One potential problem with the package.json file is that it only specifies the version for top level dependencies. Each module installed may or may not specify the version of the modules it depends on, and so it is possible that you may end up with a different dependency chain than the one used in development.

Note

When deploying to Azure App Service, if your package.json file references a native module you will see an error similar to the following when publishing the application using Git:

npm ERR! module-name@0.6.0 install: 'node-gyp configure build'

npm ERR! 'cmd "/c" "node-gyp configure build"' failed with 1

Using a npm-shrinkwrap.json file

The npm-shrinkwrap.json file is an attempt to address the module versioning limitations of the package.json file. While the package.json file only includes versions for the top level modules, the npm-shrinkwrap.json file contains the version requirements for the full module dependency chain.

When your application is ready for production, you can lock-down version requirements and create an npm-shrinkwrap.json file by using the npm shrinkwrap command. This will use the versions currently installed in the node_modules folder, and record these to the npm-shrinkwrap.json file. After the application has been deployed to the hosting environment, the npm install command is used to parse the npm-shrinkwrap.json file and install all the dependencies listed. For more information, see npm-shrinkwrap.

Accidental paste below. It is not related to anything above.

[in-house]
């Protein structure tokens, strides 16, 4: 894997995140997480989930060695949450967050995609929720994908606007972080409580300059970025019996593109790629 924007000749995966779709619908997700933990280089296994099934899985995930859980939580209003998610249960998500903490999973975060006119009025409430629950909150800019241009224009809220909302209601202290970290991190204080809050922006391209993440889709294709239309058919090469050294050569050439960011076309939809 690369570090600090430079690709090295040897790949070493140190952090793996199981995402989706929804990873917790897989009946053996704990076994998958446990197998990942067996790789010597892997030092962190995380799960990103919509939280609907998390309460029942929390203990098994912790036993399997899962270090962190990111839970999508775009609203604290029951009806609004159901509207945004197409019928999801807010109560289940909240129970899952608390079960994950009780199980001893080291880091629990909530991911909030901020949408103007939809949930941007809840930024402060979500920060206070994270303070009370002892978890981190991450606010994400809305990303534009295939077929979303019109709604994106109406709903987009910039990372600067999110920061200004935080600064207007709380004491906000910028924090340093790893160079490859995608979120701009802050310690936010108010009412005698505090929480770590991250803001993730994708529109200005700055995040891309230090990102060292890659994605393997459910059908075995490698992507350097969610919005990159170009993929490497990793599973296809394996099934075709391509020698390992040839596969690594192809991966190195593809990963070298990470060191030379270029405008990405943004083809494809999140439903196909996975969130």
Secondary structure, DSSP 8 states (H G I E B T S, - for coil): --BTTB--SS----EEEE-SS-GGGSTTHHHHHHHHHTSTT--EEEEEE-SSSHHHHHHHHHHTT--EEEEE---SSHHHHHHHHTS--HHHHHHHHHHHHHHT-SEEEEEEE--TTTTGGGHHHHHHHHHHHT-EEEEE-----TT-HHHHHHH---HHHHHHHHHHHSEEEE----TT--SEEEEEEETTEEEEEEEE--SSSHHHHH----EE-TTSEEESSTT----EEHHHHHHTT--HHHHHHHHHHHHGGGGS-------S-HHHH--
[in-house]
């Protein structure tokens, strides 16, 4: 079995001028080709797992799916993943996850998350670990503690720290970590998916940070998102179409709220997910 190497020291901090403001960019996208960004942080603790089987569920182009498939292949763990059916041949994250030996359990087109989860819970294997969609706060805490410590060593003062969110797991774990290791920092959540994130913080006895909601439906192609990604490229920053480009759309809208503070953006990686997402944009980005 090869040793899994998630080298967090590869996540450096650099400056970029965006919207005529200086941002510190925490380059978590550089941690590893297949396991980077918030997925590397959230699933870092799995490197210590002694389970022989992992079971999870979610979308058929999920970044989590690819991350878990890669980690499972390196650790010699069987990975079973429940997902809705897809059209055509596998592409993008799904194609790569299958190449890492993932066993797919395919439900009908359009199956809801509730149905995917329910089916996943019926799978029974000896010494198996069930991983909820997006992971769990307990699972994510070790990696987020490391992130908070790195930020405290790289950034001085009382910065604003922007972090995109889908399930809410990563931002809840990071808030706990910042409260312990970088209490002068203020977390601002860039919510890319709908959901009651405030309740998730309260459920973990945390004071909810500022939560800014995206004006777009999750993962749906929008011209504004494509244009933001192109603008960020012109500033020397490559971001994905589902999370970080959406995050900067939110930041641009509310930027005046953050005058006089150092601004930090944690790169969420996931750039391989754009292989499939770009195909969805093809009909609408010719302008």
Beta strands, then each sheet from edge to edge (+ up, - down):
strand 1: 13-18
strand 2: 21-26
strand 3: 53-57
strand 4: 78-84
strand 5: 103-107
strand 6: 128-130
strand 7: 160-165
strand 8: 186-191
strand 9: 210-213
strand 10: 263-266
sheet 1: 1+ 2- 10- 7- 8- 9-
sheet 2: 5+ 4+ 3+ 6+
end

Note

When deploying to Azure App Service, if your npm-shrinkwrap.json file references a native module you will see an error similar to the following when publishing the application using Git:

npm ERR! module-name@0.6.0 install: 'node-gyp configure build'

npm ERR! 'cmd "/c" "node-gyp configure build"' failed with 1

Next Steps

Now that you understand how to use Node.js modules with Azure, learn how to specify the Node.js version, build and deploy a Node.js web app, and How to use the Azure Command-Line Interface for Mac and Linux.

For more information, see the Node.js Developer Center.